For the first time, India may export mangoes to Australia that meet biosecurity standards of the country after Canberra revised phytosanitary protocols for the ‘king of fruits’.
Robert Gray, chief executive of Australian Mango Industry Association, said the Indian mangoes would be for sale outside of the Australian mango season.
However, the fruit has to meet biosecurity standards including irradiation before they are exported, he said.
The phytosanitary (related with plants) norms requires irradiation treatment and inspection prior to the shipment.
“Our position is that, as part of the global trade, if we want access to other countries around the world [to export Australian mangoes], then providing the protocol is safe and not bringing in any pests or diseases, then we’re supportive of other countries having access into our market,” he said, according to Australian Broadcasting Corporation (ABC).
Mexico, the Philippines and Pakistan have previously exported mangoes to Australia over the years.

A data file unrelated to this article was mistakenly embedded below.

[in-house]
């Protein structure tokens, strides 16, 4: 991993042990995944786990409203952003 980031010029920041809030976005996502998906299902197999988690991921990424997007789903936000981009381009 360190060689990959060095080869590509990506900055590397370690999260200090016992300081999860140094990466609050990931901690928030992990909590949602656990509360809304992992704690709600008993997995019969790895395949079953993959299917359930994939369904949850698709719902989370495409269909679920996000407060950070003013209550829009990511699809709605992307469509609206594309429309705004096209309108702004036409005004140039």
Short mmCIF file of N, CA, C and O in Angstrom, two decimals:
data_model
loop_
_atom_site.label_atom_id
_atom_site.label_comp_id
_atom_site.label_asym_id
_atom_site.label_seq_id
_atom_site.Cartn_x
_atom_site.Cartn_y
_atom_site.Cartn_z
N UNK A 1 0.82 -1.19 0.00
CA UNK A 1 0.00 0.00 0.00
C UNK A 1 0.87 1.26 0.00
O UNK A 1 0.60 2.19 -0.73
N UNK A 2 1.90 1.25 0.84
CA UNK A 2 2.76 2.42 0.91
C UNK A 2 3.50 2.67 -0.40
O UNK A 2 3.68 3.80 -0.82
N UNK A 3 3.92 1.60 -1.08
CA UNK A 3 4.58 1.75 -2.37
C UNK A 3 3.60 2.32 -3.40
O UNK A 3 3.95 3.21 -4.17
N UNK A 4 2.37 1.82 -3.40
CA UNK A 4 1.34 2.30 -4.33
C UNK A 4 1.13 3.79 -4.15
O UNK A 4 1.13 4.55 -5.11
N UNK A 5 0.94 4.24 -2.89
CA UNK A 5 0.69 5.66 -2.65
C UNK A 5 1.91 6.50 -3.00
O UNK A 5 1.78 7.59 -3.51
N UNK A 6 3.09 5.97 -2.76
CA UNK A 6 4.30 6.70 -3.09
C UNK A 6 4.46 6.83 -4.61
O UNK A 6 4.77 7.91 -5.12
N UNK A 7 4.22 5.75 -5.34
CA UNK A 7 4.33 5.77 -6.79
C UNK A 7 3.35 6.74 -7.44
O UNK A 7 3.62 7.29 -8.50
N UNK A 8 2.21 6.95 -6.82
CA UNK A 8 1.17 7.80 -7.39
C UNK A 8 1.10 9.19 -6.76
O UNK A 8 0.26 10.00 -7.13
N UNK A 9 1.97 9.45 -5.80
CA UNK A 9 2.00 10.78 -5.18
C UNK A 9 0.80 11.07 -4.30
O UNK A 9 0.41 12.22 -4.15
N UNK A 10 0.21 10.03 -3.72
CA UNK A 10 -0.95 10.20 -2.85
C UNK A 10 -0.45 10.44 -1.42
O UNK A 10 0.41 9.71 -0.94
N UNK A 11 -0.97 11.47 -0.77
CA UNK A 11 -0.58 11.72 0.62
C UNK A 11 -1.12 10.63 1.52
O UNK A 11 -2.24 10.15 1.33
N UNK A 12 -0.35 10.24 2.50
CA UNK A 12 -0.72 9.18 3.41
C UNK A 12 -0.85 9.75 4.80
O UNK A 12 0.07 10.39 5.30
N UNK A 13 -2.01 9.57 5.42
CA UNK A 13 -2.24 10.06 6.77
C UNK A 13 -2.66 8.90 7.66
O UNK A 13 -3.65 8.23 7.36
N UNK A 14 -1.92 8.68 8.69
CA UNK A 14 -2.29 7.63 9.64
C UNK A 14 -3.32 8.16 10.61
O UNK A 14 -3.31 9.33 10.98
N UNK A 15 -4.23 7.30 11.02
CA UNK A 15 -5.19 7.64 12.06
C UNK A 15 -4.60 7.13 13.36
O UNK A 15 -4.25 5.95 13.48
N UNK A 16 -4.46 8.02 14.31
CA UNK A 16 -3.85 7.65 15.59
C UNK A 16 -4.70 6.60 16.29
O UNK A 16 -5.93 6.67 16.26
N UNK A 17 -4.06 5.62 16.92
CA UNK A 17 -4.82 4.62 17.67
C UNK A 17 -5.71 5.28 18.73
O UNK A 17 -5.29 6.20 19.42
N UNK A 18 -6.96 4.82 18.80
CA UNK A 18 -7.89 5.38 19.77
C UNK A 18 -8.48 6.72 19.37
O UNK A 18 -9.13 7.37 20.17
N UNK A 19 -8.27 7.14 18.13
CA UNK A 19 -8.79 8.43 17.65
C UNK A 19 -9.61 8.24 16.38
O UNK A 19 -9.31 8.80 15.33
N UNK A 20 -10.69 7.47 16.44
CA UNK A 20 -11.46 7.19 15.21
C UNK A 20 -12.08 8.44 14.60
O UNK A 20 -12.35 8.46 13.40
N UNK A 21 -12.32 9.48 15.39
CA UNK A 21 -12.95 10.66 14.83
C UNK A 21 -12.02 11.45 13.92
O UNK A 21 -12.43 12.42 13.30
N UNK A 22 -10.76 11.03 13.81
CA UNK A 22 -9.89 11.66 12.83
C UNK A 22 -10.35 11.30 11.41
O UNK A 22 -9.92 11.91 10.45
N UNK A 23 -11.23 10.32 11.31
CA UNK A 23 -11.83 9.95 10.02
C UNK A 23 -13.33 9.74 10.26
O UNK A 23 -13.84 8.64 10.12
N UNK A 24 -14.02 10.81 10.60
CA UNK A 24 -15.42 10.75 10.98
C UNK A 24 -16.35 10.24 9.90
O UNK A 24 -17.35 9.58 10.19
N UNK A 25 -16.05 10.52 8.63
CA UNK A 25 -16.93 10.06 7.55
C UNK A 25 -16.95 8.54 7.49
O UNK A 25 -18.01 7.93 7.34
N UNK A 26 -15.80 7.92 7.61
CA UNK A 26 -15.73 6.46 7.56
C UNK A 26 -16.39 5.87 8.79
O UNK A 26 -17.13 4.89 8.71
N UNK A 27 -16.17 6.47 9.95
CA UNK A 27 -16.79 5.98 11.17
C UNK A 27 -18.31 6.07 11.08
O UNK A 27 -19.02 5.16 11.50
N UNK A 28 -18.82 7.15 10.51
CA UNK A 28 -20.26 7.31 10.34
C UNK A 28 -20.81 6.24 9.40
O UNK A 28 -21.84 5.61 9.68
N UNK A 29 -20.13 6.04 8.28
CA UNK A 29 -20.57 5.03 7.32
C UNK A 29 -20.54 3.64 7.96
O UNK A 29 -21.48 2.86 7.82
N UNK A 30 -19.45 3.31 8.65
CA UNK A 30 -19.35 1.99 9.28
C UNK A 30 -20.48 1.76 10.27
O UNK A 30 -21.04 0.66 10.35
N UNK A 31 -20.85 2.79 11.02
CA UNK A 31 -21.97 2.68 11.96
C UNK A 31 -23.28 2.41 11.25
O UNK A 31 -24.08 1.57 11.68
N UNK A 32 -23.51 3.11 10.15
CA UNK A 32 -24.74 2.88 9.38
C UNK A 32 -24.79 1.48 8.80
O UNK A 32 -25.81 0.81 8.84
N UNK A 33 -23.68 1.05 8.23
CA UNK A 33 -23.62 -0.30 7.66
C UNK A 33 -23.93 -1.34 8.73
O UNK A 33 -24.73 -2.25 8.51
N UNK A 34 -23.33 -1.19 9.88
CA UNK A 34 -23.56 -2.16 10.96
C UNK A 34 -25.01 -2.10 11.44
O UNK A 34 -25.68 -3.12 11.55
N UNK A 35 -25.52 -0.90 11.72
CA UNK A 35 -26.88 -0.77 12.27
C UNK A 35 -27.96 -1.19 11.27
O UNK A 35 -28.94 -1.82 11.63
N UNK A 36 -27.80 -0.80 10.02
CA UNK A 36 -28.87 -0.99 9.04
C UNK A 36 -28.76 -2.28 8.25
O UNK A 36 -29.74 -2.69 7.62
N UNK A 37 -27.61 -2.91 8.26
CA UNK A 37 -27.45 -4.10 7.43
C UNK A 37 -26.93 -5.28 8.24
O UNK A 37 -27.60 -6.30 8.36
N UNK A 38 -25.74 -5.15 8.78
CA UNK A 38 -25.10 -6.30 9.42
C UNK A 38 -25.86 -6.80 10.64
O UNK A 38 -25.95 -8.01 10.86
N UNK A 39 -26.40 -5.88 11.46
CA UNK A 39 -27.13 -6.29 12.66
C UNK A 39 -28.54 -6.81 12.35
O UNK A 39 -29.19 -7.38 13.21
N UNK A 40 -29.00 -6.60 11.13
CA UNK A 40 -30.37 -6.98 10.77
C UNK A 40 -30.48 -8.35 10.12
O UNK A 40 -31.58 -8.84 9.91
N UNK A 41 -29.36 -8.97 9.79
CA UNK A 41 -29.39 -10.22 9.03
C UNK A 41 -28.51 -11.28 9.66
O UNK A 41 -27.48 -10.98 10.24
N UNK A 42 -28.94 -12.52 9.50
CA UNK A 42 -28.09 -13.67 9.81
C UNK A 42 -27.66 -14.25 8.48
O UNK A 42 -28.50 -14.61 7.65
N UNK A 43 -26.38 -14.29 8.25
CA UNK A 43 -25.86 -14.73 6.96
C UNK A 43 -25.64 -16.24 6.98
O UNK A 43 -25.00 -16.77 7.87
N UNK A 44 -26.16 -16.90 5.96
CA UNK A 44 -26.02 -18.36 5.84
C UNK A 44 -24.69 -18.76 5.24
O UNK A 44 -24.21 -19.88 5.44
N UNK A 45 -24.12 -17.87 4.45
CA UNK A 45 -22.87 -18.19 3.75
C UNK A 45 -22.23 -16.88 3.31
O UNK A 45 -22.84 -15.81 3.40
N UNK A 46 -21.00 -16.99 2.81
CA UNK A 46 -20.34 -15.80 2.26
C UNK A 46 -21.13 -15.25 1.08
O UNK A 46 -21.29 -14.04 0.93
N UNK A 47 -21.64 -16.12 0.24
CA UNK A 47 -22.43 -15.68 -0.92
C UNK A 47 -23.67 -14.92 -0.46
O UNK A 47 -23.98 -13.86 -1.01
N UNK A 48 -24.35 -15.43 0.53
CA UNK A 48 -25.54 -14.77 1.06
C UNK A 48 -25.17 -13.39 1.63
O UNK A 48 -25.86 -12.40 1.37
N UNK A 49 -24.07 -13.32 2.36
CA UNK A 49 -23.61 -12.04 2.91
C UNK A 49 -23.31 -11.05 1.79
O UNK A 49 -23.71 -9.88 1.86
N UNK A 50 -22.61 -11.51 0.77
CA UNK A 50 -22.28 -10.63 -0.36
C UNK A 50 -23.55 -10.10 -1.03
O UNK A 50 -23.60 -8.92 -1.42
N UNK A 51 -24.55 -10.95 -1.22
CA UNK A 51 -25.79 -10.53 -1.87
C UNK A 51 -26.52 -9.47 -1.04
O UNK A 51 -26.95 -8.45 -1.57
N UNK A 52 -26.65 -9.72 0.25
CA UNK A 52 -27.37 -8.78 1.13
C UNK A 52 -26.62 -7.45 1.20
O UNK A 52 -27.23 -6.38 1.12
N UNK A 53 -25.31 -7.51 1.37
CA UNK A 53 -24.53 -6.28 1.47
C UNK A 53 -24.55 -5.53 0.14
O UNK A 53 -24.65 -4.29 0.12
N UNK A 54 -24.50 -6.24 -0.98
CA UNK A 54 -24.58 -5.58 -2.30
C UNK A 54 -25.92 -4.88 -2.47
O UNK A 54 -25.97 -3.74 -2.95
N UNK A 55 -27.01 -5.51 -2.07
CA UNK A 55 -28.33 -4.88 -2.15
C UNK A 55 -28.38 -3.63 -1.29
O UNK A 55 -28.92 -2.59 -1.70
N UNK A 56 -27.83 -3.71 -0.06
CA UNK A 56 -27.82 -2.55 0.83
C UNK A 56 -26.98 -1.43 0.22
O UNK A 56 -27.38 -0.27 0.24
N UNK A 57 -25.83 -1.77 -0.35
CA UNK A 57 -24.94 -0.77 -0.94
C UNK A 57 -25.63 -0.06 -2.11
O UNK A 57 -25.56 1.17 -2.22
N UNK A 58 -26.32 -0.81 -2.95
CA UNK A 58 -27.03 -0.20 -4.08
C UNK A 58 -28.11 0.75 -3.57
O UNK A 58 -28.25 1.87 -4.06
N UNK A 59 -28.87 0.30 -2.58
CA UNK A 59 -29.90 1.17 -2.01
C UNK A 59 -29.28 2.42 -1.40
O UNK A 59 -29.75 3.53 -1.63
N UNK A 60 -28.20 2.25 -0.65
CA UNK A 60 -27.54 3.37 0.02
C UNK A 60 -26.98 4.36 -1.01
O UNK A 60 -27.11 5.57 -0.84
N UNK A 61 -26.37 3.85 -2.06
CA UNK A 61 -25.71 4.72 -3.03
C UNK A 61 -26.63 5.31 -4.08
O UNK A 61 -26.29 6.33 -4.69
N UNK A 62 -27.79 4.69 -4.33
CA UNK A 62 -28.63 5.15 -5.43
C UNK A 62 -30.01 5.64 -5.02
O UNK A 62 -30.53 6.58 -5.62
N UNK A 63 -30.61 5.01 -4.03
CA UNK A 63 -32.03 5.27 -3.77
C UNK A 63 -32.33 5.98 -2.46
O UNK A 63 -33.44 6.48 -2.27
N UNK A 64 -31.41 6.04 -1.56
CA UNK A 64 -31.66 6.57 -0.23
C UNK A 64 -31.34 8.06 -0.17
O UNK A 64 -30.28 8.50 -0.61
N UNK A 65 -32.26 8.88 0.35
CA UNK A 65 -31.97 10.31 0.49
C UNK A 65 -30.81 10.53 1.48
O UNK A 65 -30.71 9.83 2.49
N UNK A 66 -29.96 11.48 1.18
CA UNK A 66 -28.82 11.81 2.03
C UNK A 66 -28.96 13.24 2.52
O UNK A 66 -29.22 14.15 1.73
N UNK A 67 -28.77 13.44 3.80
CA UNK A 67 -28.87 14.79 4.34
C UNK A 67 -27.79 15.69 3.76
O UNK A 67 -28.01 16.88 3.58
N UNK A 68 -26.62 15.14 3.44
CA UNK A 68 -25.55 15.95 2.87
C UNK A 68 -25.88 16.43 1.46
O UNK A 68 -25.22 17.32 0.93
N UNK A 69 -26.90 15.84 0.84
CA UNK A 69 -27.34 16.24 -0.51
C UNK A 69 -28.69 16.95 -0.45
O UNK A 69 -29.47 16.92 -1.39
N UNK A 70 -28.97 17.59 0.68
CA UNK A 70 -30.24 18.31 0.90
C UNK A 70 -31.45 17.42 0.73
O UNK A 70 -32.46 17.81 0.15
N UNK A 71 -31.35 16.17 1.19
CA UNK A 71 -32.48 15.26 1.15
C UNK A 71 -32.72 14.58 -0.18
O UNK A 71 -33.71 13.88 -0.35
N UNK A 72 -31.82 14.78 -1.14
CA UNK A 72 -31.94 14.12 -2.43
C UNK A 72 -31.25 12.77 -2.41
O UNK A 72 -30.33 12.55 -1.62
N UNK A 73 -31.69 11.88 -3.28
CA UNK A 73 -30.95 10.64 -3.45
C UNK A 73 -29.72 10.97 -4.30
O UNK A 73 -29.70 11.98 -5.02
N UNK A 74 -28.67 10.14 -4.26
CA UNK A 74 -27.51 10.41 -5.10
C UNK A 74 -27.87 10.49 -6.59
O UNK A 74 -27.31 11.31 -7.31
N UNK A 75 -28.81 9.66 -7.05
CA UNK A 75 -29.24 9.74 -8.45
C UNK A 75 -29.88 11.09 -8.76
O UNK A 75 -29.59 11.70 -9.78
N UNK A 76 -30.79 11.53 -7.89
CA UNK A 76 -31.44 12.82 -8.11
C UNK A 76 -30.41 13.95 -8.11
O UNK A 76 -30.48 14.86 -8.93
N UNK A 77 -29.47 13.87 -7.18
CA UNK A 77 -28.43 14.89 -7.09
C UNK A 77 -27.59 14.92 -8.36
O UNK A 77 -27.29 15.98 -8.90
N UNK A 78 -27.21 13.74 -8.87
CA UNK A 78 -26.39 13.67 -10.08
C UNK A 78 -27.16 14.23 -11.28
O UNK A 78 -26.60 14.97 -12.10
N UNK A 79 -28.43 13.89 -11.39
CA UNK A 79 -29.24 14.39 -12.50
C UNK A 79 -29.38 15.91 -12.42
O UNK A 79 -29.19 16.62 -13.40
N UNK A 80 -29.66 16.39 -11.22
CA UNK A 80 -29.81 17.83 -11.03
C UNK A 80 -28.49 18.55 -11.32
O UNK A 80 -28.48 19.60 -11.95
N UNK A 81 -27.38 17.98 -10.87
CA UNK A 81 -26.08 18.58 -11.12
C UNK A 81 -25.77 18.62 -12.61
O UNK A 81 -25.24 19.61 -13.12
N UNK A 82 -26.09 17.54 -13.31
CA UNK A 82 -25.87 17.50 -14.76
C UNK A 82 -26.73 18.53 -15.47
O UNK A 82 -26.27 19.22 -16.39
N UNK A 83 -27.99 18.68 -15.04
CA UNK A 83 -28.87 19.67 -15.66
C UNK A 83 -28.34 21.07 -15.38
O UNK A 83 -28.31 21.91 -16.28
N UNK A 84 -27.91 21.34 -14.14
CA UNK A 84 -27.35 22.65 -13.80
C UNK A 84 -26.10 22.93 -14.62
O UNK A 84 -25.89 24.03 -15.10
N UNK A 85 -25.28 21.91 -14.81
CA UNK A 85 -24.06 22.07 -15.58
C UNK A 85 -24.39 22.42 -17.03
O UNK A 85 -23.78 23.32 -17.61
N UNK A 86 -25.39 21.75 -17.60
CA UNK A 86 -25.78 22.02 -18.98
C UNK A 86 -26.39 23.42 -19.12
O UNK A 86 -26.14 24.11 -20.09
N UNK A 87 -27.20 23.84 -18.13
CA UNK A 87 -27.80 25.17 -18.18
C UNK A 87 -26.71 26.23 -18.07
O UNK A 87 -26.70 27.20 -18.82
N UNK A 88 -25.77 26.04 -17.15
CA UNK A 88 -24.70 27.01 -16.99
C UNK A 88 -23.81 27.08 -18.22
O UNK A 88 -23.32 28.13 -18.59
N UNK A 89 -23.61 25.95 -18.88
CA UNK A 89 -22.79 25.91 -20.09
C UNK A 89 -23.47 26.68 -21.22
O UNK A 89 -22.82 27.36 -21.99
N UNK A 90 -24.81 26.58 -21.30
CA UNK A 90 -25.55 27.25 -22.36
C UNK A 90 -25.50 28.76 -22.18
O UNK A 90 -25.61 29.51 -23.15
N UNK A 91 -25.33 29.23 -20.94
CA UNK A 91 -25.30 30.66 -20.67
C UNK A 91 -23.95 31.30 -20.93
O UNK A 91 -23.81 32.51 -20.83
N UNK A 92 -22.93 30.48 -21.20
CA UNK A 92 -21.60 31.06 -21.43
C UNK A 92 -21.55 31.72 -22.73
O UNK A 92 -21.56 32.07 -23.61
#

He said India had started exporting mangoes, to the US as well, but it was hard to know what type of volumes would be sent to Australia.
“While India is a huge mango-growing country, their export business is a bit like ours,” he said.
“[India will be] targeting affluent markets, markets where they can place small quantities of very high-value product,” Gray said.
The report quoted Kaushal Khakhar, chief executive of Kay Bee Exports, as saying that all shipments to Australia would be sent by air, and the company would initially focus on exporting the Alphonso and Kesar varieties of mango.
“Alphonso is slightly tricky but handled well it is one of the best varieties in India,” he said.
“Kesar is the best commercial variety because it has a good price, good flavour, and it handles very well,” Khakhar said.
He said the opportunity to export mangoes to Australia first opened up several years ago, but the revised protocol has made it a more viable option.
The mango is commonly nicknamed as the ‘king of fruits’ in India. It’s season runs from March until the end of July. Indian mango exports are likely to surpass last year’s level and touch 50,000 tonne mark in the ongoing fiscal, buoyed by strong demand and supply of export quality fruit, India’s Agricultural and Processed Food Products Export Development Authority ( APEDA) had earlier said.